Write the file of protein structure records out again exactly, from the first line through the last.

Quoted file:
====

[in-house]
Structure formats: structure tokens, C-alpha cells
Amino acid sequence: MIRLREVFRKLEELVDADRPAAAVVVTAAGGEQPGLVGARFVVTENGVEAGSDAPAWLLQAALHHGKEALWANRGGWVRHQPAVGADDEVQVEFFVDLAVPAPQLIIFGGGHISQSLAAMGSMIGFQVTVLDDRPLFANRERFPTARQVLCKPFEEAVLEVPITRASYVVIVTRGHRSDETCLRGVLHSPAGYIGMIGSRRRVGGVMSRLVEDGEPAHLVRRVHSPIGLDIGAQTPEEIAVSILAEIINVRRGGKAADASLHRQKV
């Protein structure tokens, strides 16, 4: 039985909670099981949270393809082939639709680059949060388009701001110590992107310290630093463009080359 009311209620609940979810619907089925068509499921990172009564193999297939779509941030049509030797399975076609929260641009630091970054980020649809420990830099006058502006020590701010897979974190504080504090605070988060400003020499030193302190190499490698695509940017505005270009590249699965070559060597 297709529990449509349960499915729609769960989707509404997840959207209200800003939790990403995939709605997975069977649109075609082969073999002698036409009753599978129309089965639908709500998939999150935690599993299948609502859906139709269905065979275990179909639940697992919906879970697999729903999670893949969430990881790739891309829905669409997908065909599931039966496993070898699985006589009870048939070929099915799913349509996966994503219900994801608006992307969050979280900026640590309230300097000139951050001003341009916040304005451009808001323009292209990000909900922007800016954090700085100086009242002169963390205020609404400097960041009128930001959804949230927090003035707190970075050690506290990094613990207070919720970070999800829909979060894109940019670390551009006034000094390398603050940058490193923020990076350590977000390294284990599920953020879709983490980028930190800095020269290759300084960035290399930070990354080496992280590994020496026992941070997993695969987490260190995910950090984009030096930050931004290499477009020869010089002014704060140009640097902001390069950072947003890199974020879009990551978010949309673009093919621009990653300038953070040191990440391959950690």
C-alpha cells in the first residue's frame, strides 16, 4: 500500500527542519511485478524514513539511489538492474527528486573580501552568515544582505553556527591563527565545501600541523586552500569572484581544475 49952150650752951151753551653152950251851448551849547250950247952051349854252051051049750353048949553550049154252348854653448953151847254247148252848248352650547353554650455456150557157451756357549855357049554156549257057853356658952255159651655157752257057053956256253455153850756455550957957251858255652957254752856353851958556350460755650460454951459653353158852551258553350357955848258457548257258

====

[in-house]
Structure formats: structure tokens, C-alpha cells
Amino acid sequence: MIRLREVFRKLEELVDADRPAAAVVVTAAGGEQPGLVGARFVVTENGVEAGSDAPAWLLQAALHHGKEALWANRGGWVRHQPAVGADDEVQVEFFVDLAVPAPQLIIFGGGHISQSLAAMGSMIGFQVTVLDDRPLFANRERFPTARQVLCKPFEEAVLEVPITRASYVVIVTRGHRSDETCLRGVLHSPAGYIGMIGSRRRVGGVMSRLVEDGEPAHLVRRVHSPIGLDIGAQTPEEIAVSILAEIINVRRGGKAADASLHRQKV
């Protein structure tokens, strides 16, 4: 039985909670099981949270393809082939639709680059949060388009701001110590992107310290630093463009080359 009311209620609940979810619907089925068509499921990172009564193999297939779509941030049509030797399975076609929260641009630091970054980020649809420990830099006058502006020590701010897979974190504080504090605070988060400003020499030193302190190499490698695509940017505005270009590249699965070559060597 297709529990449509349960499915729609769960989707509404997840959207209200800003939790990403995939709605997975069977649109075609082969073999002698036409009753599978129309089965639908709500998939999150935690599993299948609502859906139709269905065979275990179909639940697992919906879970697999729903999670893949969430990881790739891309829905669409997908065909599931039966496993070898699985006589009870048939070929099915799913349509996966994503219900994801608006992307969050979280900026640590309230300097000139951050001003341009916040304005451009808001323009292209990000909900922007800016954090700085100086009242002169963390205020609404400097960041009128930001959804949230927090003035707190970075050690506290990094613990207070919720970070999800829909979060894109940019670390551009006034000094390398603050940058490193923020990076350590977000390294284990599920953020879709983490980028930190800095020269290759300084960035290399930070990354080496992280590994020496026992941070997993695969987490260190995910950090984009030096930050931004290499477009020869010089002014704060140009640097902001390069950072947003890199974020879009990551978010949309673009093919621009990653300038953070040191990440391959950690």
C-alpha cells in the first residue's frame, strides 16, 4: 500500500527542519511485478524514513539511489538492474527528486573580501552568515544582505553556527591563527565545501600541523586552500569572484581544475 49952150650752951151753551653152950251851448551849547250950247952051349854252051051049750353048949553550049154252348854653448953151847254247148252848248352650547353554650455456150557157451756357549855357049554156549257057853356658952255159651655157752257057053956256253455153850756455550957957251858255652957254752856353851958556350460755650460454951459653353158852551258553350357955848258457548257258